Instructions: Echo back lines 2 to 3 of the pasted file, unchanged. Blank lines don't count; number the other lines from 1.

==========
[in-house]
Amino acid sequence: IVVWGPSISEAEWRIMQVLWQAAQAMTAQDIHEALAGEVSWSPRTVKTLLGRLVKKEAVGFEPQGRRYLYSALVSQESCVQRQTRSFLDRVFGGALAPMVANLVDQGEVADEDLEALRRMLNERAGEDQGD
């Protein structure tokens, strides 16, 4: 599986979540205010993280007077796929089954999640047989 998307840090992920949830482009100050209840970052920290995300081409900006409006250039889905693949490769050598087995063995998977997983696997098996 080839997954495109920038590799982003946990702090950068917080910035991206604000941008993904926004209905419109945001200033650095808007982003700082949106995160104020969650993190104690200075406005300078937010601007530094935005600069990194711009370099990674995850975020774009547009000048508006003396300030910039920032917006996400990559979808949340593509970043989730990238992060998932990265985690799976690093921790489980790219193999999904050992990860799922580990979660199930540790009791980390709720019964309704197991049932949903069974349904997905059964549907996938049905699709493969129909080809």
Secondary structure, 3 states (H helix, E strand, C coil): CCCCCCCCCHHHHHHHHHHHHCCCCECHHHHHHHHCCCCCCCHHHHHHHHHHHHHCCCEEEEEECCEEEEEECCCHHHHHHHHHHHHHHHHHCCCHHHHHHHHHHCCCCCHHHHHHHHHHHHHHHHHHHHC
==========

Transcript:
Amino acid sequence: IVVWGPSISEAEWRIMQVLWQAAQAMTAQDIHEALAGEVSWSPRTVKTLLGRLVKKEAVGFEPQGRRYLYSALVSQESCVQRQTRSFLDRVFGGALAPMVANLVDQGEVADEDLEALRRMLNERAGEDQGD
């Protein structure tokens, strides 16, 4: 599986979540205010993280007077796929089954999640047989 998307840090992920949830482009100050209840970052920290995300081409900006409006250039889905693949490769050598087995063995998977997983696997098996 080839997954495109920038590799982003946990702090950068917080910035991206604000941008993904926004209905419109945001200033650095808007982003700082949106995160104020969650993190104690200075406005300078937010601007530094935005600069990194711009370099990674995850975020774009547009000048508006003396300030910039920032917006996400990559979808949340593509970043989730990238992060998932990265985690799976690093921790489980790219193999999904050992990860799922580990979660199930540790009791980390709720019964309704197991049932949903069974349904997905059964549907996938049905699709493969129909080809």